Page 4139 - Week 13 - Tuesday, 15 November 2005
A critical component of a comprehensive mental health strategy in a community is an effective primary response capability. The evidence suggests that, while early intervention for a person who is showing signs of mental illness is important, there is very little data available on the extent to which early intervention is playing the role it should. The Mental Health Council argues that programs that provide early intervention are critical both for interrupting the establishment of mental illness and in reducing the burden of the disease.
Of course, such programs need to work within the existing range of health settings and they need to use risk-assessment tools to assist with the identification of important behavioural indications of emerging problems, such as anxiety, withdrawal, social inappropriateness or poor socialisation. There are many community-based services that have the potential to assist in identifying at-risk families and children who may be showing signs of the development of some mental health issues. These services include infant, child, and family welfare centres, schooling systems, general practitioners and other primary care settings.
I am particularly aware of the incidence of mental health concerns among younger people, especially young adults. The Mental Health Council has obtained research from the Australian Infant, Child, Adolescent and Family Mental Health Association in which the association estimates that between 14 per cent and 18 per cent of children and young people aged between four and 16 experience mental health problems of clinical significance. I find it staggering that almost one in five of our children and young people are likely to experience mental health problems of clinical significance. The association put the figures at 217,000 young people aged between 12 and 17 years in 1998 who would experience these types of mental health problems. What is going on in our communities that is leading to such outcomes? This is a really serious issue, but it is a subject that should be discussed in depth on another day.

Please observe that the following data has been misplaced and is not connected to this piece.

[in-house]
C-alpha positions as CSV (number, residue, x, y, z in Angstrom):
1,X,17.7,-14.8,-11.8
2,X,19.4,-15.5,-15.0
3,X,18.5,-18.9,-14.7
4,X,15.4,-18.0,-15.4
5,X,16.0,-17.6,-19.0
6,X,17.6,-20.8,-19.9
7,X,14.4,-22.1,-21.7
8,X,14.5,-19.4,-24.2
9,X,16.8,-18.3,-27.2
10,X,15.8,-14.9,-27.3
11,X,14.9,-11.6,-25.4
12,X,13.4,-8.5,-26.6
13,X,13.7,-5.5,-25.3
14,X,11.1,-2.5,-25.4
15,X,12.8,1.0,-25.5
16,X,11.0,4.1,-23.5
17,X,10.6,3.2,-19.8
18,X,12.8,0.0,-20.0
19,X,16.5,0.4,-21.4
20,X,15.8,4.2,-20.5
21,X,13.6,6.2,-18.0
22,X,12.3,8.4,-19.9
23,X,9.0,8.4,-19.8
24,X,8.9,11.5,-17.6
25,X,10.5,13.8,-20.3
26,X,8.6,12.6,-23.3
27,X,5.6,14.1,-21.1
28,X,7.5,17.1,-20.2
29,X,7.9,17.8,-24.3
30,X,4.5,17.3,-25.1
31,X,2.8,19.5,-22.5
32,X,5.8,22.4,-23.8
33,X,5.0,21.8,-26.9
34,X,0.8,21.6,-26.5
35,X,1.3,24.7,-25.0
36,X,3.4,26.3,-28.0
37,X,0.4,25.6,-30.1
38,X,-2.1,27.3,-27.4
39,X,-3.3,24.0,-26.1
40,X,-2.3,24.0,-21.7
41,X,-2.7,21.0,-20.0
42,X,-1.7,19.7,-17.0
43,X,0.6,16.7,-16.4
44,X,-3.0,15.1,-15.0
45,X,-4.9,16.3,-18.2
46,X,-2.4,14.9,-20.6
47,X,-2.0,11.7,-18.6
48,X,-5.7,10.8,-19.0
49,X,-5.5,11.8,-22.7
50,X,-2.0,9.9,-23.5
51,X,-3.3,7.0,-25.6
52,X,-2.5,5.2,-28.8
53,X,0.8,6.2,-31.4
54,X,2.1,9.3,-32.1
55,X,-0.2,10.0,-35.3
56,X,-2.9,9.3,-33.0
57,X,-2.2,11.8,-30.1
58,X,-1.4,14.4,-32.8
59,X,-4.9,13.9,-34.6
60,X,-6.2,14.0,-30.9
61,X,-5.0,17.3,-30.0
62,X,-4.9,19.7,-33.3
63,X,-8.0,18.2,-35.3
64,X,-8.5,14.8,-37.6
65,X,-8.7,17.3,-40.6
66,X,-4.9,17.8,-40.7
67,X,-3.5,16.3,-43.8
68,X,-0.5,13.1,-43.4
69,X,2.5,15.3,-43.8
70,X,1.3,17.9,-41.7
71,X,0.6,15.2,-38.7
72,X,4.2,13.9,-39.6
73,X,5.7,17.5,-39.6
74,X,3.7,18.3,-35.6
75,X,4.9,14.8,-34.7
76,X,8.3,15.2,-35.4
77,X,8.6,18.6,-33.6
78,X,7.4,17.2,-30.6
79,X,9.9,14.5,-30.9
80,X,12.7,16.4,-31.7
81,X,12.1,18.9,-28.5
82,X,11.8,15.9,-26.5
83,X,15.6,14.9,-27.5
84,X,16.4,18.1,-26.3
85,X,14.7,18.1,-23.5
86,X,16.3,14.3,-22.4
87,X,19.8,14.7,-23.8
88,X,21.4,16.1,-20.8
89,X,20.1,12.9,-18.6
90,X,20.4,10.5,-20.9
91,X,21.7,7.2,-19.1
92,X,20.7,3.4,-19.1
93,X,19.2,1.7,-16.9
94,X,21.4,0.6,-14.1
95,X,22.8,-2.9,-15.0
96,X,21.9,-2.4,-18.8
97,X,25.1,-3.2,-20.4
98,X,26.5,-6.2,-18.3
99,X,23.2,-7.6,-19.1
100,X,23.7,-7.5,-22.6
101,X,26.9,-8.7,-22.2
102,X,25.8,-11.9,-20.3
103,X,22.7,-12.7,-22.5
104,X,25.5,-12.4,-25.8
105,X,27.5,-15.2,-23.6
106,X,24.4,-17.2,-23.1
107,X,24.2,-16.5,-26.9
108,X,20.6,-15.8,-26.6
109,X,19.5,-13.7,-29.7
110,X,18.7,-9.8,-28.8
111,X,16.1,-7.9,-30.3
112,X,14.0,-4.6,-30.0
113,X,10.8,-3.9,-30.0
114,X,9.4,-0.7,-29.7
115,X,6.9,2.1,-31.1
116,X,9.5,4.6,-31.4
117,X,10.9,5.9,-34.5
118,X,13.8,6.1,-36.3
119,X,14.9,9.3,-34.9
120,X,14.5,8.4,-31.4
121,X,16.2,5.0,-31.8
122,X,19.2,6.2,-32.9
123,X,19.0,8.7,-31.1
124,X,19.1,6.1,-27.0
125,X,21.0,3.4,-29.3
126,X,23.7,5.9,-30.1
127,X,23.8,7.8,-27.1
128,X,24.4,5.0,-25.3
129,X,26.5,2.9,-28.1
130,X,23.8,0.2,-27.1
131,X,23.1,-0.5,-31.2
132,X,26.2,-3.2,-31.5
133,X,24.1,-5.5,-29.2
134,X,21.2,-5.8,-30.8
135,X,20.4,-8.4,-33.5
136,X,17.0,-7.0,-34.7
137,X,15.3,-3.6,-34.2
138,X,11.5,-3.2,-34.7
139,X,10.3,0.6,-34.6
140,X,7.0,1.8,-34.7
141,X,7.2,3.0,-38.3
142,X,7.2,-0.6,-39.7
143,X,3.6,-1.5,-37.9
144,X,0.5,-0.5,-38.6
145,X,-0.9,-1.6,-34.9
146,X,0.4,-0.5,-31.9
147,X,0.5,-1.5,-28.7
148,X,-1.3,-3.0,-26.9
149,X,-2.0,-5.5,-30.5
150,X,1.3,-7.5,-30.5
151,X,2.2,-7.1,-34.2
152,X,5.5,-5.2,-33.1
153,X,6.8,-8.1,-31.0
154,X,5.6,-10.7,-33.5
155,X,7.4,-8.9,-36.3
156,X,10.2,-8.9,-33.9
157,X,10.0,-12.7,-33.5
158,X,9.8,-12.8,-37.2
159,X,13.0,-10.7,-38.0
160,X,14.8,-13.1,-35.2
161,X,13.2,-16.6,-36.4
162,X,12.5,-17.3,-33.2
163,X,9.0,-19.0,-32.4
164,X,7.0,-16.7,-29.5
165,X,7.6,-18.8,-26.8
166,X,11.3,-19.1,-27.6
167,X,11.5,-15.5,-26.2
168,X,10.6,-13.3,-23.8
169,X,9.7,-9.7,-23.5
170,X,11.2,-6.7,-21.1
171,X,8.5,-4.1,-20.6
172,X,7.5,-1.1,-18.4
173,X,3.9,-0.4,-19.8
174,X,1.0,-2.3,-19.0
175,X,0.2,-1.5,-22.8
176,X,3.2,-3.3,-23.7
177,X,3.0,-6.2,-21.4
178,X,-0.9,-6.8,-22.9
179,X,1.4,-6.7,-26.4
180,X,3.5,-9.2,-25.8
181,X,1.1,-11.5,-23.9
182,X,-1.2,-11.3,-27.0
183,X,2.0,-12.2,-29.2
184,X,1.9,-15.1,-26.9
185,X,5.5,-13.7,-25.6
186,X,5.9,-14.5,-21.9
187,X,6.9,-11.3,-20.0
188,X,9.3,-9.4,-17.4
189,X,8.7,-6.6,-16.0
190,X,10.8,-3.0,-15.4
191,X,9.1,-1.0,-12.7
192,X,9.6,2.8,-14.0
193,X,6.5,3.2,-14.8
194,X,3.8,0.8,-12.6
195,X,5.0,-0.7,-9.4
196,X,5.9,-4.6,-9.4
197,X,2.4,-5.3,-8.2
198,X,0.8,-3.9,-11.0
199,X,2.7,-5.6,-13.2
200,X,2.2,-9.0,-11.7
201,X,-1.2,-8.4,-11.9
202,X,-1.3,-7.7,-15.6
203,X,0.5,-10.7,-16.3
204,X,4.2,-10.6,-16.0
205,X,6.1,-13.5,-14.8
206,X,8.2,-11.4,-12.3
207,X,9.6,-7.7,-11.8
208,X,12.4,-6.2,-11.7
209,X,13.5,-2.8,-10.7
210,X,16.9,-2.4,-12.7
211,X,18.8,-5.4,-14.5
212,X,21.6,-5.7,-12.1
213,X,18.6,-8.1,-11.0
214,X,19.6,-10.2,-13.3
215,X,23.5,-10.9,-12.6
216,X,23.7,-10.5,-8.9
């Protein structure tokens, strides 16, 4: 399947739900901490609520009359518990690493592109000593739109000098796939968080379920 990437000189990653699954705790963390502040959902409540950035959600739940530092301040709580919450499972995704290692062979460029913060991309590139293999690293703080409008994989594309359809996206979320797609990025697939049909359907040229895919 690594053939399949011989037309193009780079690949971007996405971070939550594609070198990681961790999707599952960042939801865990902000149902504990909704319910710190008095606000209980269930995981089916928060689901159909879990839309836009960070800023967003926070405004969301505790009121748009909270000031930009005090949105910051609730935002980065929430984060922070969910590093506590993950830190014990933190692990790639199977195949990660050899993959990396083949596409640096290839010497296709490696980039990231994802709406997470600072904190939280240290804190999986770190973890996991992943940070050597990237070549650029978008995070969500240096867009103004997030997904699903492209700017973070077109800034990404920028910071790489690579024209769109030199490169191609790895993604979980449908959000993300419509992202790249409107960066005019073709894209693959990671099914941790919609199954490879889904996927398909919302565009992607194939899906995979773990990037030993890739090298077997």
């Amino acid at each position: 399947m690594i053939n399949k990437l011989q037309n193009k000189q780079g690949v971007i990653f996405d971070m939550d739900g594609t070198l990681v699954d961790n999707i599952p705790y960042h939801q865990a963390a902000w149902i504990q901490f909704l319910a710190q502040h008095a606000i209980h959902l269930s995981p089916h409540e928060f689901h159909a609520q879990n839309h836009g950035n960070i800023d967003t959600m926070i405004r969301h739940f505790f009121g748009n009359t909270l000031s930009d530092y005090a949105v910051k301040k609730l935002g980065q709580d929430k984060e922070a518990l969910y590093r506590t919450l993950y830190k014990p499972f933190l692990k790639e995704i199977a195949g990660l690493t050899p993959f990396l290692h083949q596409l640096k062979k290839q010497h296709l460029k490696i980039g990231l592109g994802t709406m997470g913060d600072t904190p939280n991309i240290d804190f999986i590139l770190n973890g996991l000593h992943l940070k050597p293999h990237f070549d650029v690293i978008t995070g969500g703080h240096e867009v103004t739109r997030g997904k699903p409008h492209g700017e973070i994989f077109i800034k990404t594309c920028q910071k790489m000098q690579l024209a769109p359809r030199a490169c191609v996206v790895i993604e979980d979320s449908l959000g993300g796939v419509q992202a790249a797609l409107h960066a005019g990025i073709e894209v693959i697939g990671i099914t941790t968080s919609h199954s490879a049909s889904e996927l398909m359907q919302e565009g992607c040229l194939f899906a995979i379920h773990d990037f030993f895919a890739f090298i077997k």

Early intervention takes on a critical imperative in the light of this research. Bricks and mortar are not the answer to dealing with young people who are suffering the effects of early exposure to mental illness. More appropriate responses, and responses that are likely to prove more timely, involve the referral of these young people to appropriate programs and services that have the potential to reduce the establishment of their mental illness.
There is so much more that I could say, but I will leave that to my colleagues and to another time. I want to conclude by emphasising that the recent announcement on mental health activities by the ACT government appeared to leave unanswered some critical issues relating to the delivery of mental health services. I am not denying that appropriate facilities are part of a policy of coherent and comprehensive approach to mental health policy. What I am highlighting is the way in which this announcement by the ACT health minister has been portrayed as the answer to the mental health needs of the ACT.
Expertise outside the ACT department of health indicates that the approach of the ACT is only part of the answer. Does this announcement by the ACT government reveal a lack of thinking and coordination both within the ACT health system and between the health system and other expert organisations based within the community on the optimum ways to tackle mental health matters? It would appear so.